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West Cork Podcast review - Episode 2: The Back of Beyond

April 26th, 2021 10:52 AM

By Jack McCarron

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Spoiler Alert! This review contains spoilers. So if you haven’t listened to West Cork yet and are intending to do so - stop reading now!

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Before we continue our journey back in time in the company of journalists Sam Bungey and Jennifer Forde, I’d just like to thank everyone who got in touch with me about last week’s review of episode 1.

It has been fascinating to watch this series gaining traction across the globe again and to be able to witness the online audience reaction in real time - I feel I really missed a trick when it was originally broadcast.

Despite the murder it’s based on happening nearly 25 years ago, and the podcast series being three years old, there appears to be an insatiable interest in the subject.

Just last week we ran a story online concerning the chief suspect’s love life that quickly became the most-read southernstar.ie article of 2021 within hours of publishing.

This week also saw the release of the trailer for the new Jim Sheridan documentary ‘Murder at the Cottage’ which is set for release on Sky Crime sometime this year - we'll have more on this in Thursday's Southern Star.

People can’t get enough of this story and I can’t quite put my finger on why but hopefully after writing 13 of these reviews I’ll have some idea!

Now, back to West Cork.

Episode 2: The Back of Beyond

Episode two opens with a news reader reporting on the murder in realtime.

Gardaí are ‘treating as suspicious the death of a woman whose body has been found in a remote area near Schull.’

Remote doesn’t do the area justice. But the title of the episode nails it.

Toormore, for anyone who has ever visited, really is the back of beyond.

I know I spent the first half of the first review praising the episode’s title (Blow-ins) as well but credit where it’s due. It’s a titles business.

Our hosts first journey to Toormore and the scene of the murder is detailed by Jennifer in the opening moments of episode two.

She describes the reticence of locals in giving precise directions for fear of ‘ghoulish tourists’ hoping to visit the crime scene and perhaps take selfies.

I feel both embarrassed and sickly when hearing this line.

I have been one of these ‘ghoulish tourists’, having gone in search of Sophie’s home on the way back to Skibbereen from a trip to Mizen Head.

Blame could be laid at the feet of my other half who encouraged this act of murder tourism but I was in the driver’s seat at the time so will accept that I must now live with the label ‘ghoulish tourist’ forever more.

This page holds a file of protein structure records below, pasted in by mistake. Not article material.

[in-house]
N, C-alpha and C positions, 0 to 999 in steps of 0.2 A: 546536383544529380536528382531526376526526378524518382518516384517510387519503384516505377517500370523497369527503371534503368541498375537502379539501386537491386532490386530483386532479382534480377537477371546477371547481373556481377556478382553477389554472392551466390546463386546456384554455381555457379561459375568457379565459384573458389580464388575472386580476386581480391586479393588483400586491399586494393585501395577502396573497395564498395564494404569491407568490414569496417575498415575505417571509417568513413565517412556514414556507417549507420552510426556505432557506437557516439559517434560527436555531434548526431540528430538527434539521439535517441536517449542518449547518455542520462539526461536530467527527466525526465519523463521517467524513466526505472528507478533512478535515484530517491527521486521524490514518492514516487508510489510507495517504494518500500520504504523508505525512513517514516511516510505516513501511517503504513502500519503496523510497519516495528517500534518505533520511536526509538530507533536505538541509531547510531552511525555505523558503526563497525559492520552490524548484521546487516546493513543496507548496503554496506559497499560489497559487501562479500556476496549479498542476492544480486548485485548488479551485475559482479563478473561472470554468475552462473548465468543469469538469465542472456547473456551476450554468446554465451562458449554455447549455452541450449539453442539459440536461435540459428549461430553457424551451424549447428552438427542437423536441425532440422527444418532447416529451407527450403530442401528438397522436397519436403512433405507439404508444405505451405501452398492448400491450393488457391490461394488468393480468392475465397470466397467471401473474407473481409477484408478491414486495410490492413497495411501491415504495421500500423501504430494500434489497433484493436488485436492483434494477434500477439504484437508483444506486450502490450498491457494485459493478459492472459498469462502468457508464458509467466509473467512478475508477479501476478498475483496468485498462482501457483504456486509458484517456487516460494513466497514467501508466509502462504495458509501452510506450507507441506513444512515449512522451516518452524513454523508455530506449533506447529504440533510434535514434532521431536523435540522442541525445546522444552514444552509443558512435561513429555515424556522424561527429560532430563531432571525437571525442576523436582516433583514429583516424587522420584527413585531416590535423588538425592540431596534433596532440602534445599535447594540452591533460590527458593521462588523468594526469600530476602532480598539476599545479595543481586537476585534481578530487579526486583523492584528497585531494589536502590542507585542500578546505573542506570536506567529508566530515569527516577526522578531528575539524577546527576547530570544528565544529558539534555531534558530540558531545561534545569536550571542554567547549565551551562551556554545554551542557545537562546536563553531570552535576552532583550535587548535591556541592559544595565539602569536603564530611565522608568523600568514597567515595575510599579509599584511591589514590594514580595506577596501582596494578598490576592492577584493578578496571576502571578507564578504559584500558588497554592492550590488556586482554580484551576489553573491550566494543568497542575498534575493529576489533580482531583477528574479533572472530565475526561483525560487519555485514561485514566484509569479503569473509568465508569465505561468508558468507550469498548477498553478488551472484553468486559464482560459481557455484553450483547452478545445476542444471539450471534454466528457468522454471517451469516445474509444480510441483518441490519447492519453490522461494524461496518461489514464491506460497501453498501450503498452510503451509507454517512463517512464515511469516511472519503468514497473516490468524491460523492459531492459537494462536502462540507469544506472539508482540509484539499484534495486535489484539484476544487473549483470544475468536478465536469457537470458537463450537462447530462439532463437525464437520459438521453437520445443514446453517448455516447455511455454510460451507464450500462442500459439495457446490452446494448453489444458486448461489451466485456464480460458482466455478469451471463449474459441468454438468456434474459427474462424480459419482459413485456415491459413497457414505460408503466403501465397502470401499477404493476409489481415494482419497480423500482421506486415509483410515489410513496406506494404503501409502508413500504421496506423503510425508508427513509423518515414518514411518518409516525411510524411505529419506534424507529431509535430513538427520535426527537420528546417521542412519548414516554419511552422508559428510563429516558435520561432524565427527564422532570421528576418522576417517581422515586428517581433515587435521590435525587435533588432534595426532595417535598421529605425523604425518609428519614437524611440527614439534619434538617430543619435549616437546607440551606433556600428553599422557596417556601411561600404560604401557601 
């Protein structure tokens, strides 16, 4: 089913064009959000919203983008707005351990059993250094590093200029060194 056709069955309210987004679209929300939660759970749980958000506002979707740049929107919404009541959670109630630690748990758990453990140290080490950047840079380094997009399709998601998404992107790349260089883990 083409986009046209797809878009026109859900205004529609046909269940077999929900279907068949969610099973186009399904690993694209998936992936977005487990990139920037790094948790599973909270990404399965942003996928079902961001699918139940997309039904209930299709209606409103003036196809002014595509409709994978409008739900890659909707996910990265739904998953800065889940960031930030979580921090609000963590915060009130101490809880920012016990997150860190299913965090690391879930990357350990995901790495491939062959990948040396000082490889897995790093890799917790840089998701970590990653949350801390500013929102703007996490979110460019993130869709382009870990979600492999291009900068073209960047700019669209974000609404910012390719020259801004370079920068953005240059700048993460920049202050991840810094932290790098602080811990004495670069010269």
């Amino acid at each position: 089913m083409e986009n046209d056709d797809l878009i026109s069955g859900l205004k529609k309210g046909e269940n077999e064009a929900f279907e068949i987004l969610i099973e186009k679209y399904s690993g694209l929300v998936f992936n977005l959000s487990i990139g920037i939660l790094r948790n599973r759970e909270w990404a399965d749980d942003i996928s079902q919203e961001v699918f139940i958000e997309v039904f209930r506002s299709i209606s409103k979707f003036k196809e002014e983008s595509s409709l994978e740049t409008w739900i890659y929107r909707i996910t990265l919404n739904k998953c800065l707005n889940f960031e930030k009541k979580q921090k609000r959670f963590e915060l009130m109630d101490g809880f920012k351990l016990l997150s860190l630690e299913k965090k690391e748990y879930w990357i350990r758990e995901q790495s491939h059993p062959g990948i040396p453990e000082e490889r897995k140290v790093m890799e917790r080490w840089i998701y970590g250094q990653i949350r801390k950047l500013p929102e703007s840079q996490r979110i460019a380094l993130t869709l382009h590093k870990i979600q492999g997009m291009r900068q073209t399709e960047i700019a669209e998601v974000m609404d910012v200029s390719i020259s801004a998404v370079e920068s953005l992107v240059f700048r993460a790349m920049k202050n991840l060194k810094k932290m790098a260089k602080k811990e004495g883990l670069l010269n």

My self-loathing is quickly replaced however by one of the most shocking moments I have ever experienced from any form of media.

The introduction of the local reporter who covered the case as Jennifer and Sam’s guide makes the Keyser Söze reveal in The Usual Suspects seem tame by comparison.

We’re only three minutes into episode two of 13 and I’ve never felt more alive.

Disclaimer: This shock is probably only a shock if you have at least some prior knowledge of the case.

This is our first introduction to Ian Bailey, a former Fleet Street reporter who has agreed to direct Jennifer and Sam to Toormore and who seems happy to share his own theories as to what might have happened on the night Sophie Toscan du Plantier was murdered.

More on him later I’m sure.

It is during this second instalment of the series that we first hear details about just how brutal a murder this was.

Cruelty and viciousness are words used by retired detective Dermot Dwyer who worked on the case

‘You’d have to come to the conclusion even if you were never a policeman that this murder was carried out by somebody who lost it completely’.

The garda response to the murder has long been criticised both locally and nationally and the initial investigations are outlined brilliantly.

The biggest challenge facing the Gardaí at the time seems to have been the pre M7 & M8 drive from Dublin to Schull, for which I have some sympathy, but it’s hard not to get frustrated when listening back to how it was handled.

The delays in the technical experts reaching the scene. The refusal of local members of the force to accept the advice of detectives in moving the body when it was deemed too cold to ascertain a time of death.

Episode two packs so much in that when it finished I wondered how they were going to stretch this to 13 episodes.

But then I listened to episode three . . .

Our review of Episode 3: Sophie Buoniol is available here.

If you’d like to get in touch with your own observations, theories or concerns about the West Cork Podcast you can email us at [email protected] or contact me directly on Twitter or Instagram @jayburgkk.

Read the review of Episode 1: Blow-ins here.

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